Gastroparesis, also called delayed gastric emptying, is a disorder in which the stomach takes too long to empty its contents. Normally, the stomach contracts to move food down into the small intestine for digestion. The movement of food from the stomach through the digestive tract is controlled by the vagus nerve. Gastroparesis occurs when the vagus nerve is damaged and the muscles of the stomach and intestines do not work normally. Food then moves slowly or stops moving through the digestive tract.
The most common cause is diabetes; over time, high blood glucose can damage the vagus nerve. Some other less common causes are surgery on the stomach or vagus nerve, viral infections, smooth muscle disorders (such as amyloidosis and scleroderma) and nervous system diseases, including abdominal migraine and Parkinson’s disease. Some people have idiopathic gastroparesis (cause unknown).
Common symptoms can be very broad and may overlap with a significant number of other diseases. The most prevalent symptoms are related to retained food in the stomach. Many people with gastroparesis experience a wide range of symptoms, and sometimes the disorder is difficult for the physician to diagnose. The most accurate diagnostic test is a gastric-emptying study which is performed with radio labeled food.
Treatment methods depend on the severity of the symptoms. In most cases, treatment does not cure gastroparesis – it is usually a chronic condition which treatment helps patients to manage. In addition to dietary changes, several medications are used – most are intended to improve contraction or motility of the stomach or to control the associated symptoms such as nausea. When gastroparesis does not respond to standard medical management, including drugs and dietary changes, the condition is said to be “refractory.”
For patients who have documented delayed gastric emptying with no evidence of abnormal obstruction, a gastric neurostimulator may be implanted to reduce or eliminate nausea and other symptoms. This device (Enterra™ Gastric Pacemaker) is a surgically-implanted, battery-operated device that releases mild electrical pulses to help control nausea and vomiting. This option is available to people whose nausea and vomiting do not improve with medications. It does not improve gastric motility; rather, it is solely used for the purpose of reducing the associated nausea. It is considered an experimental therapy and is not widely adopted. Authorized as a “compassionate use” device, its success is limited. Patients are highly selected and only a few centers in the U.S. offer this treatment.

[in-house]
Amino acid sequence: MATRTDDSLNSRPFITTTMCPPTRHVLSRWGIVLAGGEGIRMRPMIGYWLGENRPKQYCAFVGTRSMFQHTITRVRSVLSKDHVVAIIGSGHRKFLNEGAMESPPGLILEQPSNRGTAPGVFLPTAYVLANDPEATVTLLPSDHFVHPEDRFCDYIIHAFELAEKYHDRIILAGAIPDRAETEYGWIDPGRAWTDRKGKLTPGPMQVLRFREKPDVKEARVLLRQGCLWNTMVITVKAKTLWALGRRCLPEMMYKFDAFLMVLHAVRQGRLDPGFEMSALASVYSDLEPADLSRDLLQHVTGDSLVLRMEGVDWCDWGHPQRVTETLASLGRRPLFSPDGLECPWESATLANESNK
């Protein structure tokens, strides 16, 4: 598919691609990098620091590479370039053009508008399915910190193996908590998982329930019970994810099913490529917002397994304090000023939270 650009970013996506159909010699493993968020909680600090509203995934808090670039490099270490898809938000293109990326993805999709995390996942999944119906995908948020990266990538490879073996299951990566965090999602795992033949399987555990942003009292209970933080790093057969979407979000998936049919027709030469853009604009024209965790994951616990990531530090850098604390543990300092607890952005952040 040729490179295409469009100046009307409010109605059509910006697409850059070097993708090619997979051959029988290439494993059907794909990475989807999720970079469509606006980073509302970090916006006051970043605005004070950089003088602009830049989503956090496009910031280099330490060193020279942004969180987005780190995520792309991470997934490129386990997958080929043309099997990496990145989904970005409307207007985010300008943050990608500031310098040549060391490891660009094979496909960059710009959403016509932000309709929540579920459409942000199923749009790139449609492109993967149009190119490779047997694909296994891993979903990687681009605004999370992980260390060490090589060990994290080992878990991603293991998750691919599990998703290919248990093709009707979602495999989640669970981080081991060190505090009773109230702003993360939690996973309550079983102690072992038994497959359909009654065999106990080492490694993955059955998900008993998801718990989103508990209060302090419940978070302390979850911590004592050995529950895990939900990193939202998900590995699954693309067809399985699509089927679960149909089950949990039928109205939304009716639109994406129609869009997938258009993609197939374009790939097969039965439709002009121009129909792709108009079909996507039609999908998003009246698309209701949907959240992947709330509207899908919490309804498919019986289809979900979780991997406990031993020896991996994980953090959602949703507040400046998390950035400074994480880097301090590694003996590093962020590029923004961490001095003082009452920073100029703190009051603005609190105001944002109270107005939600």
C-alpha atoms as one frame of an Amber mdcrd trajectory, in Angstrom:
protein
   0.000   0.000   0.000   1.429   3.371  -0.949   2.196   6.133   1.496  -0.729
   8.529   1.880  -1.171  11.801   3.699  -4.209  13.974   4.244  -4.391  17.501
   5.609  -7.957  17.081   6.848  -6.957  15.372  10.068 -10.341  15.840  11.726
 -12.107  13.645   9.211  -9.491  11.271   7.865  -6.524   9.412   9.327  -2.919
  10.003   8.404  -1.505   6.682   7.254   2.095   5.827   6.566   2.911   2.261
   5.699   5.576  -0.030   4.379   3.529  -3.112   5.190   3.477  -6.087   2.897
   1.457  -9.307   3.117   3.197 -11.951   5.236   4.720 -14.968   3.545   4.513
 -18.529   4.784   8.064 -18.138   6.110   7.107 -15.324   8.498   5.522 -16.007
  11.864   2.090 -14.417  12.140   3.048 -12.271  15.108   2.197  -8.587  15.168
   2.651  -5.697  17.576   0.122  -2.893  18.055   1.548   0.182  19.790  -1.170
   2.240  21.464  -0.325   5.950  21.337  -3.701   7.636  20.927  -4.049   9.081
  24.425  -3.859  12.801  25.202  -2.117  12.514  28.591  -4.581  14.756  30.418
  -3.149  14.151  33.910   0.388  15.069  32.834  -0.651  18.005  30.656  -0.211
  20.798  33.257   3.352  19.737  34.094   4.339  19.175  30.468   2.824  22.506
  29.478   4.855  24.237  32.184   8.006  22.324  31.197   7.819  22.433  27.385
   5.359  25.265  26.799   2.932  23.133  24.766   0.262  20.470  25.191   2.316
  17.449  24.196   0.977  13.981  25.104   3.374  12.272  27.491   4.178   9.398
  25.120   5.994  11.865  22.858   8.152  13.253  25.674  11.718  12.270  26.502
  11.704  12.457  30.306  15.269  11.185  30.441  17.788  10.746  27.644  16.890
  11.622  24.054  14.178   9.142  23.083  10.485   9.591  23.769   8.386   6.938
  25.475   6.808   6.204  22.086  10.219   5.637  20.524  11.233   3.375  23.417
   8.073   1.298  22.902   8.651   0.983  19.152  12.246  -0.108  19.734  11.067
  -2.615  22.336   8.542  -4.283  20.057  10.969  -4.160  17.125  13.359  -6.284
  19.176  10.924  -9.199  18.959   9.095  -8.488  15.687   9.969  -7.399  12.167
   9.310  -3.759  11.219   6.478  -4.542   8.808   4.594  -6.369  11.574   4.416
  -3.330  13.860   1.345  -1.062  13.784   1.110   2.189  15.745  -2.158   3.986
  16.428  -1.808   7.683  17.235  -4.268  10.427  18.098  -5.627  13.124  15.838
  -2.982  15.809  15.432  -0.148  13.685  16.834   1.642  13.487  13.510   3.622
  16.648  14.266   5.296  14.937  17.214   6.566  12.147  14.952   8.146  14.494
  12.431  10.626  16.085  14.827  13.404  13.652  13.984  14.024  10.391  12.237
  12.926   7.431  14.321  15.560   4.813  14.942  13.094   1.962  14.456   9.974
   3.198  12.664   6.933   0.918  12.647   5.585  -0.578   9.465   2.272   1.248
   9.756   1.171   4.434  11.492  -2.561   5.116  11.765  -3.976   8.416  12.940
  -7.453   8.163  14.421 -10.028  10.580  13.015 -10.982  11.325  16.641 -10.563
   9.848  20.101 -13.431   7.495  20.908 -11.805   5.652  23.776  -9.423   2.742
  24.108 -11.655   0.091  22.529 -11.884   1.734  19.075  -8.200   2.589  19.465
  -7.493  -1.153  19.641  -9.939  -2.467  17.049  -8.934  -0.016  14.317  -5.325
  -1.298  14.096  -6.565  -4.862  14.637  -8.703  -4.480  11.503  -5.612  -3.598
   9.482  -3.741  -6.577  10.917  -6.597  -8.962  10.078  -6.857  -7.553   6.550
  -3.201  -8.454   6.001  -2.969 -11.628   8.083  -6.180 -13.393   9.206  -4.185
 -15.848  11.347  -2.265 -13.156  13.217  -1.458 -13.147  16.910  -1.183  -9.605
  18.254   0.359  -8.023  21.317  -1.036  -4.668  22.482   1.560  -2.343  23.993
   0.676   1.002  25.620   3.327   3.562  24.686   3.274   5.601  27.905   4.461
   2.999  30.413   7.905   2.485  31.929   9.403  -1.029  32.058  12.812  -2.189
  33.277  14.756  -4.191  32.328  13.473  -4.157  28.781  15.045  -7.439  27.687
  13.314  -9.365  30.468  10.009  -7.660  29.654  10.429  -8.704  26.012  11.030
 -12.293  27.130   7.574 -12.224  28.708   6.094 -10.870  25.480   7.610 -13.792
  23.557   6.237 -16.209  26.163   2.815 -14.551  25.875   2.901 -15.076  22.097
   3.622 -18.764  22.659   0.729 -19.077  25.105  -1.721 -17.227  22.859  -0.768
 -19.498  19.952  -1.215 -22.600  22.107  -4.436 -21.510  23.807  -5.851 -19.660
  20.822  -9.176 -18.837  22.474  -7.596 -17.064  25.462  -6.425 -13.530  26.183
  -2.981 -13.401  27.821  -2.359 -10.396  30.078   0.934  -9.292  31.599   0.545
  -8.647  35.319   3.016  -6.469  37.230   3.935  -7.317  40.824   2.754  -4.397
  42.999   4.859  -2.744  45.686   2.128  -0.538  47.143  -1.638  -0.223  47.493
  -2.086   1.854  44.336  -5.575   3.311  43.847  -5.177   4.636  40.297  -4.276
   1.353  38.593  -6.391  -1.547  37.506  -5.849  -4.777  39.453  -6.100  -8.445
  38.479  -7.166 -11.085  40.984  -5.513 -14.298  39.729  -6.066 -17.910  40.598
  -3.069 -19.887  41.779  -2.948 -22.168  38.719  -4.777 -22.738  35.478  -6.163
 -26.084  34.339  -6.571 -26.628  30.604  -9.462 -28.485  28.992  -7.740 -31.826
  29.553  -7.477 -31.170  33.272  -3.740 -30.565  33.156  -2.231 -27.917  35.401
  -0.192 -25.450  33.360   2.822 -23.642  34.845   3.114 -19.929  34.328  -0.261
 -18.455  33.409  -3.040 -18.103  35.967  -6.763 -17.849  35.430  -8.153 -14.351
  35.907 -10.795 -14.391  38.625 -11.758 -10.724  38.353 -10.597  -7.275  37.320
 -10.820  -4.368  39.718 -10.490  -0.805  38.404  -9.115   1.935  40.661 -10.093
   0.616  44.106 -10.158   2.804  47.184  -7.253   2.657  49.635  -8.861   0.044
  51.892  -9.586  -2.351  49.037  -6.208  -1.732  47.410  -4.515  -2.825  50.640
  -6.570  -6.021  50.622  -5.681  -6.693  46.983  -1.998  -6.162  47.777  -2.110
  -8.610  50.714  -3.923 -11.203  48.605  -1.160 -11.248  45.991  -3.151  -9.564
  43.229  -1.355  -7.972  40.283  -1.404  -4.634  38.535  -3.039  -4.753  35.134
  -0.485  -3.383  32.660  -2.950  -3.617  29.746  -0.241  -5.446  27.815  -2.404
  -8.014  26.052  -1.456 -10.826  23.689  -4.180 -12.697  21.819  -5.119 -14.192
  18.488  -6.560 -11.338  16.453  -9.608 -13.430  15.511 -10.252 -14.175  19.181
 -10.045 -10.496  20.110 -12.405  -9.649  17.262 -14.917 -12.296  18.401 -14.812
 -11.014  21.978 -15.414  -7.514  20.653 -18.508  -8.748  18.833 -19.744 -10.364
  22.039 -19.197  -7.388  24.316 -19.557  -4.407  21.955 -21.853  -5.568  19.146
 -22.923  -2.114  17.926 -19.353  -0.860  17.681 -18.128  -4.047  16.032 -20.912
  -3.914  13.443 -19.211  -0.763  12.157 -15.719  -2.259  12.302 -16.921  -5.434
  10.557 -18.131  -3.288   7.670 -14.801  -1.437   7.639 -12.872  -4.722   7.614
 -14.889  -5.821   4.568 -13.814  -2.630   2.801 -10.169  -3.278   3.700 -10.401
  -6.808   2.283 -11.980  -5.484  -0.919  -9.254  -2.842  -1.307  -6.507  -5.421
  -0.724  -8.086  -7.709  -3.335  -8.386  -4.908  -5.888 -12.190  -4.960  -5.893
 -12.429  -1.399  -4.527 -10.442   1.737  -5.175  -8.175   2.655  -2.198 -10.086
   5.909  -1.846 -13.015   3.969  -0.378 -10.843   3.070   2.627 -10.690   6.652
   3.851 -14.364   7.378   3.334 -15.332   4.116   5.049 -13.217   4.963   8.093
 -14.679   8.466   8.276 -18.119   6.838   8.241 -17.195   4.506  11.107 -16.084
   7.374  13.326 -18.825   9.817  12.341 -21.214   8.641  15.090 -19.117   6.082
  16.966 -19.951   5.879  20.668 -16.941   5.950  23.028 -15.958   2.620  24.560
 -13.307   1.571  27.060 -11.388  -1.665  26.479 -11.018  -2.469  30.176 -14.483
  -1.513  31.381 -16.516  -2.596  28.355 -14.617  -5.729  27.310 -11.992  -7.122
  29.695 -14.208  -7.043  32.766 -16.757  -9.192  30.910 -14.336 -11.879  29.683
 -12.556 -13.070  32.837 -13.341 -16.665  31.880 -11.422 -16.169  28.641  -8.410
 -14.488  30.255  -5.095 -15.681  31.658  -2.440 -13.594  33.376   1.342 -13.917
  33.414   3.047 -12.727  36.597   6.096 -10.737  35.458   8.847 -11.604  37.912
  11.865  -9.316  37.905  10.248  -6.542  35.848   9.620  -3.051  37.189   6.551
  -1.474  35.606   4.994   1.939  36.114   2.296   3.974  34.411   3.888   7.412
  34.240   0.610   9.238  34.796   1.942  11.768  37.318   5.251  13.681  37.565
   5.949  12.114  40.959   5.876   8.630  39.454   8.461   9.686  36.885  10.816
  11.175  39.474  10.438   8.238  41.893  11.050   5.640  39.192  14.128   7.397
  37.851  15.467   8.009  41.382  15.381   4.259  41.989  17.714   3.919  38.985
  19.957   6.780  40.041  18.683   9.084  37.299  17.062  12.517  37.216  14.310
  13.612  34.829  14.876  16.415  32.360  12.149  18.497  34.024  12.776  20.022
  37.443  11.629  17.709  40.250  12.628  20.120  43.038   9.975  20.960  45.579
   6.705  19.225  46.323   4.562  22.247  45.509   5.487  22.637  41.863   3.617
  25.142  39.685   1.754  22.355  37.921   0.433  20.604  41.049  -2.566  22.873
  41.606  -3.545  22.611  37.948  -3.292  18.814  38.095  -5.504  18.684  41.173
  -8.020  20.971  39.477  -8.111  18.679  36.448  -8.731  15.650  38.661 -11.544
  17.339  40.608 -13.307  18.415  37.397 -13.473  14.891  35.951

If gastroparesis is related to an injury of the vagus nerve, patients may benefit from a procedure called pyloroplasty. This procedure widens and relaxes the pyloric valve, which separates the stomach from the upper part of the small intestine, permitting the stomach to empty more quickly.
In some cases,before deciding to perform the procedure, botulinum toxin (Botox®) will be injected at the pyloric valve to temporarily paralyze and relax it. The purpose is to determine if the patient would benefit from a pyloroplasty. While use of Botox has been associated with improvement in gastroparesis symptoms in some patients, further research is required to validate its efficacy.
For some patients who have severe gastroparesis associated with significant dilation of the stomach and normal intestinal function, a total gastrectomy can be indicated. A total gastrectomy is the removal or possibly just the bypass of the entire stomach, so that the esophagus empties directly into the small intestine. This has proven to be the most effective solution; however it is reserved for only specific cases that meet certain criteria.
Surgery is a treatment option, but may not resolve all symptoms. In deciding whether surgery is the best way to treat gastroparesis, a consultation with a gastrointestinal (GI) physician and GI surgeon is indicated.
Many people with gastroparesis experience a wide range of symptoms, and sometimes the disorder is difficult for the physician to diagnose.